Alcoholics Anonymous was the first of the so-called 12-step programs to be developed, followed by Narcotics Anonymous, followed by literally hundreds if not thousands of other 12-step programs, most based on the AA principles, using a different addiction or weakness instead of alcohol.
Although Alcoholics Anonymous and all 12 step fellowships are completely independent of all rehabs and detox’s and hospitals, there is a significant overlap in terms of the therapeutic work that is done in a rehab, and the fact that many, if not most, rehabs will either have AA meetings on site.
Some will make it a condition of being in recovery in a rehab that clients attend a certain number of AA/NA meetings whilst in treatment.
In many ways rehabs grew out of a need for alcoholics to be detoxed and hospitalised prior to and being able to attend meetings of Alcoholics Anonymous.
This was because most of the early members of AA were effectively end-stage alcoholics who needed some type of medical attention before any type of treatment could be given.
This has changed dramatically over the last 60 to 70 years, and many people attend AA/NA etc by approaching these fellowships directly, or by being introduced to them through being a client at a rehab.
In many ways the approach of Alcoholics Anonymous is significantly different to the approach of many rehabs. A rehab will often promote the fact that it’s therapeutic program is based on the steps of Alcoholics Anonymous.
There is some truth in this but it needs to be understood more fully. A rehab will normally work through what it calls the first five steps, but its interpretation of what steps mean will normally be significantly different to that written in the book Alcoholics Anonymous.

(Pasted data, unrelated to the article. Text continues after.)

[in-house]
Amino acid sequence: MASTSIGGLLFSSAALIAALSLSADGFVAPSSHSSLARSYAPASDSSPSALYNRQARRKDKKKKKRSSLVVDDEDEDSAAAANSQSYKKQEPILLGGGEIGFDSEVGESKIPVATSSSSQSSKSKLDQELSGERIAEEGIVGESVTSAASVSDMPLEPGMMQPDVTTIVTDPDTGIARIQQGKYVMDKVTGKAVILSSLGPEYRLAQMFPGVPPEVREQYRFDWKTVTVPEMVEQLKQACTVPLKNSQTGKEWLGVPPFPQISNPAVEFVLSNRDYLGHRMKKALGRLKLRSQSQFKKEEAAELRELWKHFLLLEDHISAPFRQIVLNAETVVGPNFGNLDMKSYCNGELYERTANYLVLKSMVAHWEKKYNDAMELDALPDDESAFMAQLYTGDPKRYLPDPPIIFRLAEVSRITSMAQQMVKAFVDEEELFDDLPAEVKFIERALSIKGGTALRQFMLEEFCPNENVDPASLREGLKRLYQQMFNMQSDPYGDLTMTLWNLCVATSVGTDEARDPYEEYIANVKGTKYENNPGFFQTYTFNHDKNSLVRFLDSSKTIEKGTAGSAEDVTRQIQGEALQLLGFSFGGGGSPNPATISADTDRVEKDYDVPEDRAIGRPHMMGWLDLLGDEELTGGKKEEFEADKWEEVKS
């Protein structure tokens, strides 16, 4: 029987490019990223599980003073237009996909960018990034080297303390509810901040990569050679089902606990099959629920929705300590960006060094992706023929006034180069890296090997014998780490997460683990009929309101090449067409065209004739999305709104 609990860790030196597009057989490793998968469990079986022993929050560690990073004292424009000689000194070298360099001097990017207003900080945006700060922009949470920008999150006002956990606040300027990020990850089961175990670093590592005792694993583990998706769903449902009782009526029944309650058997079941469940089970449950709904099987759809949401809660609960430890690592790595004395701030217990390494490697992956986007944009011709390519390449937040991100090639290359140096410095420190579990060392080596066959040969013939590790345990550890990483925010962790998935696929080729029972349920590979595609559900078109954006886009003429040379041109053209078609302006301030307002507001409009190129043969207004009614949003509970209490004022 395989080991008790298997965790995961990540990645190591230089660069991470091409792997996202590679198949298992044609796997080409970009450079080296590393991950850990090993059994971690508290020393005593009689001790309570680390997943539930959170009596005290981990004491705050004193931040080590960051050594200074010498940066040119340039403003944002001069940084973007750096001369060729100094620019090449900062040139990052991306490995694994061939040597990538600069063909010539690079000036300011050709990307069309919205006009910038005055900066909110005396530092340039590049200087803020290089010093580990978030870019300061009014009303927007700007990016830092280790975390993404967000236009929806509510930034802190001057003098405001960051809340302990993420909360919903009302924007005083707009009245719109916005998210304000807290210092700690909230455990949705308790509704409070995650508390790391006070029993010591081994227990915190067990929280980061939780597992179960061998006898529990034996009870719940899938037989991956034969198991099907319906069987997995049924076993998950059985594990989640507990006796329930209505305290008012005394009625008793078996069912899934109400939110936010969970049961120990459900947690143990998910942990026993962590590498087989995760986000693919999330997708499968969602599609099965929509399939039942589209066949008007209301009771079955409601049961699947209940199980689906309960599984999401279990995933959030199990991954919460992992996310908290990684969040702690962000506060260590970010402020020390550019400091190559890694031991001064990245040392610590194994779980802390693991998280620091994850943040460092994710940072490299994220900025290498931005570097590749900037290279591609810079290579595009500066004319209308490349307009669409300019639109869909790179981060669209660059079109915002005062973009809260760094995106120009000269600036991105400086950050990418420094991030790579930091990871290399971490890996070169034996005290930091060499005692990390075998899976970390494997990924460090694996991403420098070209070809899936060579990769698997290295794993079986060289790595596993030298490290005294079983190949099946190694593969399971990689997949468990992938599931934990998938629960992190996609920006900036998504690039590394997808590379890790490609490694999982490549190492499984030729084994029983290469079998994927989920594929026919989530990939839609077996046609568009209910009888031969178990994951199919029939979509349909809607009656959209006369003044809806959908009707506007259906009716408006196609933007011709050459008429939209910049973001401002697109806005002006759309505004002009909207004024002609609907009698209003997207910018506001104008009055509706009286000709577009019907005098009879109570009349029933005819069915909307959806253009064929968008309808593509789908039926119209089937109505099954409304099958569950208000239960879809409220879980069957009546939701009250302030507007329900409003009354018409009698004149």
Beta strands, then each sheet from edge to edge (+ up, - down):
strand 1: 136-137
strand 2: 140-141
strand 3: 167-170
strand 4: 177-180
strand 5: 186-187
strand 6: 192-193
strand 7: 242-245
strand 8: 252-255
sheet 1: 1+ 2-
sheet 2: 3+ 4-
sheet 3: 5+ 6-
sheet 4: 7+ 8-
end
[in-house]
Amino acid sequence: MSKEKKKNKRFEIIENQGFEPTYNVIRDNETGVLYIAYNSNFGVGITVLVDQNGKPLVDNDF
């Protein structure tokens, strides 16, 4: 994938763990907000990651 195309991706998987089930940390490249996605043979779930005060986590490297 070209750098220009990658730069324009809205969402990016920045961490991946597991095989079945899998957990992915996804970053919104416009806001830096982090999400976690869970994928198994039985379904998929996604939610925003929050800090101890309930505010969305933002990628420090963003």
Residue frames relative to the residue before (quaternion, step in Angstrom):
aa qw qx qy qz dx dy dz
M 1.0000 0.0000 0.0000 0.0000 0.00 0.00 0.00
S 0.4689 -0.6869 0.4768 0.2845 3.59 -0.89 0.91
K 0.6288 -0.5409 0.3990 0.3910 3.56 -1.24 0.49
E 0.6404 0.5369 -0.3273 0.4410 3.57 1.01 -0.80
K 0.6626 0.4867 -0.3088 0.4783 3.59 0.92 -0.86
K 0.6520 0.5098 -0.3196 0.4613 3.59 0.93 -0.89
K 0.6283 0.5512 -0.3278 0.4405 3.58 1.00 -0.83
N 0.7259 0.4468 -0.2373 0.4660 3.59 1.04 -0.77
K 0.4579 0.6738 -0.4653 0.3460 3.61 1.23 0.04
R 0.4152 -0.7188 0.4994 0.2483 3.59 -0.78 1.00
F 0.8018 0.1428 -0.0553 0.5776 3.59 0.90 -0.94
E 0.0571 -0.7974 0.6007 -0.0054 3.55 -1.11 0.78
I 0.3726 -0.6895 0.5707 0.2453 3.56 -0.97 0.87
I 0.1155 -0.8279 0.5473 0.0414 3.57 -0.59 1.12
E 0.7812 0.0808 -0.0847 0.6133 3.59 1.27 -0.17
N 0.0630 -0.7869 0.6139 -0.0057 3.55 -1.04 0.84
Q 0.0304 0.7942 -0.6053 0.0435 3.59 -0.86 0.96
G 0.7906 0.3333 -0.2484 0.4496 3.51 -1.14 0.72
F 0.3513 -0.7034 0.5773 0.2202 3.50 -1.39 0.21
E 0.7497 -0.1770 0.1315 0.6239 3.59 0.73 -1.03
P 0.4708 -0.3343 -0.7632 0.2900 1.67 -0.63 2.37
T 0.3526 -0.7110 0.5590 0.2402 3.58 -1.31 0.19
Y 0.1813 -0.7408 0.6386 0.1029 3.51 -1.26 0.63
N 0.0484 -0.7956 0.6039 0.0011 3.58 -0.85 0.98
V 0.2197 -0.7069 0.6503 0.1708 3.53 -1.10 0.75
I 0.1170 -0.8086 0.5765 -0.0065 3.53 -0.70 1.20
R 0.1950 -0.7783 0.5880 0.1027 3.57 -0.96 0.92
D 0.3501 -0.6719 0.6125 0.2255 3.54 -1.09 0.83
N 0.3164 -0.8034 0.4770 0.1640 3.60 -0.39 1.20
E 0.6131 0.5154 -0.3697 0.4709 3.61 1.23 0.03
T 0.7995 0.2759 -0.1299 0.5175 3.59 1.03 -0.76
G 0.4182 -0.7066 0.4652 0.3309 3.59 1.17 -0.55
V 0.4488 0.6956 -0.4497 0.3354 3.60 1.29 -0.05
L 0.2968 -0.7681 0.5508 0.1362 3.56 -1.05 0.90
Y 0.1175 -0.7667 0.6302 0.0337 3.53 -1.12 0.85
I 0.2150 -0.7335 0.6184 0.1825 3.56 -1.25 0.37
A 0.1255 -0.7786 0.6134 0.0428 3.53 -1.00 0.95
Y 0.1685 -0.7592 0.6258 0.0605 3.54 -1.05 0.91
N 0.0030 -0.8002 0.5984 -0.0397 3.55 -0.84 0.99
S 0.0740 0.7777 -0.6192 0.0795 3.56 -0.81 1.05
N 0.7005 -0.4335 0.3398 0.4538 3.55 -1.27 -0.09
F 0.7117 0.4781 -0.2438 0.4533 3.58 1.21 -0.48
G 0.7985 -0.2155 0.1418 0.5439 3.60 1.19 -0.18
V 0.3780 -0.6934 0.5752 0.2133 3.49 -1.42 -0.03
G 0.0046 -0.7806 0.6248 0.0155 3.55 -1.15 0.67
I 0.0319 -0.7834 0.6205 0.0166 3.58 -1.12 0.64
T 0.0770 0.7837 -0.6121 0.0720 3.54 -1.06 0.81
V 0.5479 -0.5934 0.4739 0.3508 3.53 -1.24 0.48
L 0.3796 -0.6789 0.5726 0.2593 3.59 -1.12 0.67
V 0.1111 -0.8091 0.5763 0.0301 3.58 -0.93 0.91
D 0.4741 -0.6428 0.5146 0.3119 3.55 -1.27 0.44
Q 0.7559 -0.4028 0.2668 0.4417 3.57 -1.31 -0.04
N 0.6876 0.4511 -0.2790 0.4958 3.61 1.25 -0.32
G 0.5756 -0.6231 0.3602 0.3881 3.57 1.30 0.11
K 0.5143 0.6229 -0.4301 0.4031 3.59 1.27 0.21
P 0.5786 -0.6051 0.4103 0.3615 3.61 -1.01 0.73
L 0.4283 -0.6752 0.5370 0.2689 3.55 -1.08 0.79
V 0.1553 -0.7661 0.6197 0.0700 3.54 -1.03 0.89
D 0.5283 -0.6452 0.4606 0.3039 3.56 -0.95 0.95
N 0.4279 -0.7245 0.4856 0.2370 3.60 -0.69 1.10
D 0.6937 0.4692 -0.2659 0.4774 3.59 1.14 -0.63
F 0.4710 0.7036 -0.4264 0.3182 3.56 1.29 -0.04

To someone entering a rehab or their family, this can be something of an academic debate, as all they are really interested in doing is getting sober or clean in a rehab. It often becomes more of a question where the issue is once a person has left a rehab and is attending AA meetings and trying to get sober and clean or stay sober and clean.
Alcoholics Anonymous is best understood by understanding the literature of Alcoholics Anonymous.
The most prominent book is titled Alcoholics Anonymous and is the experience of how the first hundred members of AA got sober and stayed sober at a time when there was virtually nothing else around that worked.
The book Alcoholics Anonymous gave rise to the name of the same fellowship, and the subsequent growth in that fellowship and all other 12-step fellowships.
There is a vast amount of other AA literature available, including a substantial and significant number of history books. Some of these may be available in a rehab or not.
Understanding the history of how AA developed, its timeline and subsequent growth, is actually essential to really be able to use the freedom of AA/NA, as it was originally intended.
Understanding the literature of AA is important. AA is its literature.
The AA literature is the body of experience that constitutes Alcoholics Anonymous. What is said at meetings and by individual members of AA is their own opinion, experience, belief etc.
What is in the literature is the experience of AA globally, since it first started.
Understanding that the AA literature is what Alcoholics Anonymous is, and that it is a body of experience is key to giving people the freedom to interpret and use that literature in any way that they find helpful.
This is a point made over and over again in the book Alcoholics Anonymous, that people can effectively take what they like and leave the rest.
Unfortunately, often in a meetings and likely in a rehab, people will be far more rigid in terms of telling newcomers what they can and cannot do, what they can and cannot believe in, often under the pretext of being essential in terms of staying sober or clean.
A rehab has a special responsibility in many ways to make sure that its promotion of Alcoholics Anonymous, and its interpretation of the Alcoholics Anonymous programme is presented in its entirety, and in such a way that people realise the two tiers of recovery.
Firstly that there is a body of experience they can use however they wish to, secondly that their sobriety is their own responsibility, and how they choose to put that experience into their life will play a major role in whether they stay sober or not.